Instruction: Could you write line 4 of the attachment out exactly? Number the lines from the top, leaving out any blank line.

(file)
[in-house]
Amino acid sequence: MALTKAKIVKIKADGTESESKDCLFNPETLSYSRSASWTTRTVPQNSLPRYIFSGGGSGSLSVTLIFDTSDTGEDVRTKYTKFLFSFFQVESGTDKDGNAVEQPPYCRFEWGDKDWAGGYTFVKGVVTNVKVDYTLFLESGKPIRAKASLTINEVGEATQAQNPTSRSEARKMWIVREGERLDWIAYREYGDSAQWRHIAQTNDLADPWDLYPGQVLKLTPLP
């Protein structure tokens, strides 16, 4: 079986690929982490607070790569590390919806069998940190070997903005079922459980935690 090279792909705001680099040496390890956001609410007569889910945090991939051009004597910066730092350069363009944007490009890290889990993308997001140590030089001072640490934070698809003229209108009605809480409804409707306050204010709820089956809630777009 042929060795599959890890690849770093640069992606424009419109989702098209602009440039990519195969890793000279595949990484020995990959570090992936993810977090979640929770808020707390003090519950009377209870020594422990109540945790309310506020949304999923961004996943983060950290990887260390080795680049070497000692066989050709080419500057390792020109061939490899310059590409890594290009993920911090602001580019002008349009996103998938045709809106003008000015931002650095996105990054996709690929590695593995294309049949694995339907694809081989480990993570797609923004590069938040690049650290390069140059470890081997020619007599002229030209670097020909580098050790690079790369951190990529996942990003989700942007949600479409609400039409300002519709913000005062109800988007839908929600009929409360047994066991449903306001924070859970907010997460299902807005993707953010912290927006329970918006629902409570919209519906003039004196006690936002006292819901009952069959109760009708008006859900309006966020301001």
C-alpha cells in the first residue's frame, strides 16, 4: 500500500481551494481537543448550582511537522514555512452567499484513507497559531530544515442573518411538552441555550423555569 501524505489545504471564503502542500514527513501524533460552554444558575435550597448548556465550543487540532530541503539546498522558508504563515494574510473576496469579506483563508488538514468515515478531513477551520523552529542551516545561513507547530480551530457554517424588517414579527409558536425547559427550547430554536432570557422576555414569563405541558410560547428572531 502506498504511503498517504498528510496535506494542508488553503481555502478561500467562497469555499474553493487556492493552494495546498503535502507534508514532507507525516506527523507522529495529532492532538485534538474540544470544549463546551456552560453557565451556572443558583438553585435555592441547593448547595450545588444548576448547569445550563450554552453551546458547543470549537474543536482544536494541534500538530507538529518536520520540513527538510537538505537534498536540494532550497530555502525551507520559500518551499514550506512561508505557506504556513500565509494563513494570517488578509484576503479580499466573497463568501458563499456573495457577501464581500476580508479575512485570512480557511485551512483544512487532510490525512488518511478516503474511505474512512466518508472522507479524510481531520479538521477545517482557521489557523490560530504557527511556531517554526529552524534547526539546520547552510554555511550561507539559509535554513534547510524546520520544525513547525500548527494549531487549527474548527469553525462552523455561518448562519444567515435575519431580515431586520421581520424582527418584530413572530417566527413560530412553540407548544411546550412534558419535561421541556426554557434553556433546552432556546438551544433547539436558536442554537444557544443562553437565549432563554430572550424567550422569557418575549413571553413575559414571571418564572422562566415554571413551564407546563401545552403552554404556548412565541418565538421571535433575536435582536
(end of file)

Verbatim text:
C-alpha cells in the first residue's frame, strides 16, 4: 500500500481551494481537543448550582511537522514555512452567499484513507497559531530544515442573518411538552441555550423555569 501524505489545504471564503502542500514527513501524533460552554444558575435550597448548556465550543487540532530541503539546498522558508504563515494574510473576496469579506483563508488538514468515515478531513477551520523552529542551516545561513507547530480551530457554517424588517414579527409558536425547559427550547430554536432570557422576555414569563405541558410560547428572531 502506498504511503498517504498528510496535506494542508488553503481555502478561500467562497469555499474553493487556492493552494495546498503535502507534508514532507507525516506527523507522529495529532492532538485534538474540544470544549463546551456552560453557565451556572443558583438553585435555592441547593448547595450545588444548576448547569445550563450554552453551546458547543470549537474543536482544536494541534500538530507538529518536520520540513527538510537538505537534498536540494532550497530555502525551507520559500518551499514550506512561508505557506504556513500565509494563513494570517488578509484576503479580499466573497463568501458563499456573495457577501464581500476580508479575512485570512480557511485551512483544512487532510490525512488518511478516503474511505474512512466518508472522507479524510481531520479538521477545517482557521489557523490560530504557527511556531517554526529552524534547526539546520547552510554555511550561507539559509535554513534547510524546520520544525513547525500548527494549531487549527474548527469553525462552523455561518448562519444567515435575519431580515431586520421581520424582527418584530413572530417566527413560530412553540407548544411546550412534558419535561421541556426554557434553556433546552432556546438551544433547539436558536442554537444557544443562553437565549432563554430572550424567550422569557418575549413571553413575559414571571418564572422562566415554571413551564407546563401545552403552554404556548412565541418565538421571535433575536435582536